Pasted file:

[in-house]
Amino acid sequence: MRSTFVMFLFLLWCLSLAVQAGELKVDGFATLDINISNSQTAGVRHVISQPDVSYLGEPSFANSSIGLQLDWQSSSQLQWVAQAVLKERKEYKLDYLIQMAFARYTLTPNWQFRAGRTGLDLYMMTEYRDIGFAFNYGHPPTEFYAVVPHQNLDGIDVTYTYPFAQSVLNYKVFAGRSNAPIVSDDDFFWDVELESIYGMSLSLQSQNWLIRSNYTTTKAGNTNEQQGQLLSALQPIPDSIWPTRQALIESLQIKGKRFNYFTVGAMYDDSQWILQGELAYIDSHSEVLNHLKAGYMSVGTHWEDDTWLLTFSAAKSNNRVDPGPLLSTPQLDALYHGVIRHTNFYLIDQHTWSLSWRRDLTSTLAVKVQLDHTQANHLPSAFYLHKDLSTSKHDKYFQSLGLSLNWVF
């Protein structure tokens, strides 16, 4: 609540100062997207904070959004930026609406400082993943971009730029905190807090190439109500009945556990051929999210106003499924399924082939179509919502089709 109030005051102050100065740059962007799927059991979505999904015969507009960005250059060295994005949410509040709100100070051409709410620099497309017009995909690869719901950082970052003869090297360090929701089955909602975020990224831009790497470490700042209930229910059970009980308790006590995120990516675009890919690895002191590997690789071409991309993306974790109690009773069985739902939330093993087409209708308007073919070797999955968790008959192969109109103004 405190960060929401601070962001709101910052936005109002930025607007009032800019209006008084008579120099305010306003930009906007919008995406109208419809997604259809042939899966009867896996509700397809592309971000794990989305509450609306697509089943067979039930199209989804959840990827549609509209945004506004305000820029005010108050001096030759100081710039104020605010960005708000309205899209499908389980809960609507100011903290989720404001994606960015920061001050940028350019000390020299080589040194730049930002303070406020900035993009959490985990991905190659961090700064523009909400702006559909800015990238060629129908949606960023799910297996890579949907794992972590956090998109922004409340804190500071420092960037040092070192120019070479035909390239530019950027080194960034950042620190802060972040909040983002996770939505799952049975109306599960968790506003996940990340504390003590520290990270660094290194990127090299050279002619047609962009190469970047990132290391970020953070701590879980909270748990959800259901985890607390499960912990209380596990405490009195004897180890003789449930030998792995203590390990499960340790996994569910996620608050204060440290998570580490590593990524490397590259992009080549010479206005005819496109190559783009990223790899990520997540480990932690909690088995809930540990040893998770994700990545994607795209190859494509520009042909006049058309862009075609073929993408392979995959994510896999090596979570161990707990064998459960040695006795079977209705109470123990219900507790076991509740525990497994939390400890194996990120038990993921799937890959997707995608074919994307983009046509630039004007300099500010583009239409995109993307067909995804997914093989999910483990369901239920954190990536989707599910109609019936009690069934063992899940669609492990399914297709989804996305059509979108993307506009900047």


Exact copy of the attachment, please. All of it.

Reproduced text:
[in-house]
Amino acid sequence: MRSTFVMFLFLLWCLSLAVQAGELKVDGFATLDINISNSQTAGVRHVISQPDVSYLGEPSFANSSIGLQLDWQSSSQLQWVAQAVLKERKEYKLDYLIQMAFARYTLTPNWQFRAGRTGLDLYMMTEYRDIGFAFNYGHPPTEFYAVVPHQNLDGIDVTYTYPFAQSVLNYKVFAGRSNAPIVSDDDFFWDVELESIYGMSLSLQSQNWLIRSNYTTTKAGNTNEQQGQLLSALQPIPDSIWPTRQALIESLQIKGKRFNYFTVGAMYDDSQWILQGELAYIDSHSEVLNHLKAGYMSVGTHWEDDTWLLTFSAAKSNNRVDPGPLLSTPQLDALYHGVIRHTNFYLIDQHTWSLSWRRDLTSTLAVKVQLDHTQANHLPSAFYLHKDLSTSKHDKYFQSLGLSLNWVF
């Protein structure tokens, strides 16, 4: 609540100062997207904070959004930026609406400082993943971009730029905190807090190439109500009945556990051929999210106003499924399924082939179509919502089709 109030005051102050100065740059962007799927059991979505999904015969507009960005250059060295994005949410509040709100100070051409709410620099497309017009995909690869719901950082970052003869090297360090929701089955909602975020990224831009790497470490700042209930229910059970009980308790006590995120990516675009890919690895002191590997690789071409991309993306974790109690009773069985739902939330093993087409209708308007073919070797999955968790008959192969109109103004 405190960060929401601070962001709101910052936005109002930025607007009032800019209006008084008579120099305010306003930009906007919008995406109208419809997604259809042939899966009867896996509700397809592309971000794990989305509450609306697509089943067979039930199209989804959840990827549609509209945004506004305000820029005010108050001096030759100081710039104020605010960005708000309205899209499908389980809960609507100011903290989720404001994606960015920061001050940028350019000390020299080589040194730049930002303070406020900035993009959490985990991905190659961090700064523009909400702006559909800015990238060629129908949606960023799910297996890579949907794992972590956090998109922004409340804190500071420092960037040092070192120019070479035909390239530019950027080194960034950042620190802060972040909040983002996770939505799952049975109306599960968790506003996940990340504390003590520290990270660094290194990127090299050279002619047609962009190469970047990132290391970020953070701590879980909270748990959800259901985890607390499960912990209380596990405490009195004897180890003789449930030998792995203590390990499960340790996994569910996620608050204060440290998570580490590593990524490397590259992009080549010479206005005819496109190559783009990223790899990520997540480990932690909690088995809930540990040893998770994700990545994607795209190859494509520009042909006049058309862009075609073929993408392979995959994510896999090596979570161990707990064998459960040695006795079977209705109470123990219900507790076991509740525990497994939390400890194996990120038990993921799937890959997707995608074919994307983009046509630039004007300099500010583009239409995109993307067909995804997914093989999910483990369901239920954190990536989707599910109609019936009690069934063992899940669609492990399914297709989804996305059509979108993307506009900047």